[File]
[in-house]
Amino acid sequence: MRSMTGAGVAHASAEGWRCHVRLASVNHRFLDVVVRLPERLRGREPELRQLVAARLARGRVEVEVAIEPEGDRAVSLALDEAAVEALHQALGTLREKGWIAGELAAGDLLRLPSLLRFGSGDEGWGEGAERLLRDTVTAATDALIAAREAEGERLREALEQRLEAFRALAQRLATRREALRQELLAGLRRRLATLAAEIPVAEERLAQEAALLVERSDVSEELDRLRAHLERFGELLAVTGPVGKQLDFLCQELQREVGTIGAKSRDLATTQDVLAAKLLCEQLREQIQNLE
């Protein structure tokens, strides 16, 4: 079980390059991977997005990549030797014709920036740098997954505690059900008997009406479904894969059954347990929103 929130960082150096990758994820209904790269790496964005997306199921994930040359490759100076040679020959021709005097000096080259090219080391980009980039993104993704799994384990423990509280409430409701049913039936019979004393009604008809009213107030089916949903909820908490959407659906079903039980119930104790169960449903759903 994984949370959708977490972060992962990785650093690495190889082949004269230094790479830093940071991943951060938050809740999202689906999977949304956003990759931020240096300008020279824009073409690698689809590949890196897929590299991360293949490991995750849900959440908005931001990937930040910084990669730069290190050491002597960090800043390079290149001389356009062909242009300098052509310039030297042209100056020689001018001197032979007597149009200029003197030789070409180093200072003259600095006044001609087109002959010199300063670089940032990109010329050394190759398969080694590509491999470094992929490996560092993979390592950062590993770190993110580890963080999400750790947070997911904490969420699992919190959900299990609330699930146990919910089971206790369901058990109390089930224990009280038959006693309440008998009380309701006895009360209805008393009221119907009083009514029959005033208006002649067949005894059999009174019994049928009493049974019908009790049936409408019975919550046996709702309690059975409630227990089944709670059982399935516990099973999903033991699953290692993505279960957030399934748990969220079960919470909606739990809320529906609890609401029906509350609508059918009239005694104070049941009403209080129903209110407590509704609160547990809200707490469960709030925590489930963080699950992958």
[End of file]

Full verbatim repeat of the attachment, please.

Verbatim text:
[in-house]
Amino acid sequence: MRSMTGAGVAHASAEGWRCHVRLASVNHRFLDVVVRLPERLRGREPELRQLVAARLARGRVEVEVAIEPEGDRAVSLALDEAAVEALHQALGTLREKGWIAGELAAGDLLRLPSLLRFGSGDEGWGEGAERLLRDTVTAATDALIAAREAEGERLREALEQRLEAFRALAQRLATRREALRQELLAGLRRRLATLAAEIPVAEERLAQEAALLVERSDVSEELDRLRAHLERFGELLAVTGPVGKQLDFLCQELQREVGTIGAKSRDLATTQDVLAAKLLCEQLREQIQNLE
């Protein structure tokens, strides 16, 4: 079980390059991977997005990549030797014709920036740098997954505690059900008997009406479904894969059954347990929103 929130960082150096990758994820209904790269790496964005997306199921994930040359490759100076040679020959021709005097000096080259090219080391980009980039993104993704799994384990423990509280409430409701049913039936019979004393009604008809009213107030089916949903909820908490959407659906079903039980119930104790169960449903759903 994984949370959708977490972060992962990785650093690495190889082949004269230094790479830093940071991943951060938050809740999202689906999977949304956003990759931020240096300008020279824009073409690698689809590949890196897929590299991360293949490991995750849900959440908005931001990937930040910084990669730069290190050491002597960090800043390079290149001389356009062909242009300098052509310039030297042209100056020689001018001197032979007597149009200029003197030789070409180093200072003259600095006044001609087109002959010199300063670089940032990109010329050394190759398969080694590509491999470094992929490996560092993979390592950062590993770190993110580890963080999400750790947070997911904490969420699992919190959900299990609330699930146990919910089971206790369901058990109390089930224990009280038959006693309440008998009380309701006895009360209805008393009221119907009083009514029959005033208006002649067949005894059999009174019994049928009493049974019908009790049936409408019975919550046996709702309690059975409630227990089944709670059982399935516990099973999903033991699953290692993505279960957030399934748990969220079960919470909606739990809320529906609890609401029906509350609508059918009239005694104070049941009403209080129903209110407590509704609160547990809200707490469960709030925590489930963080699950992958």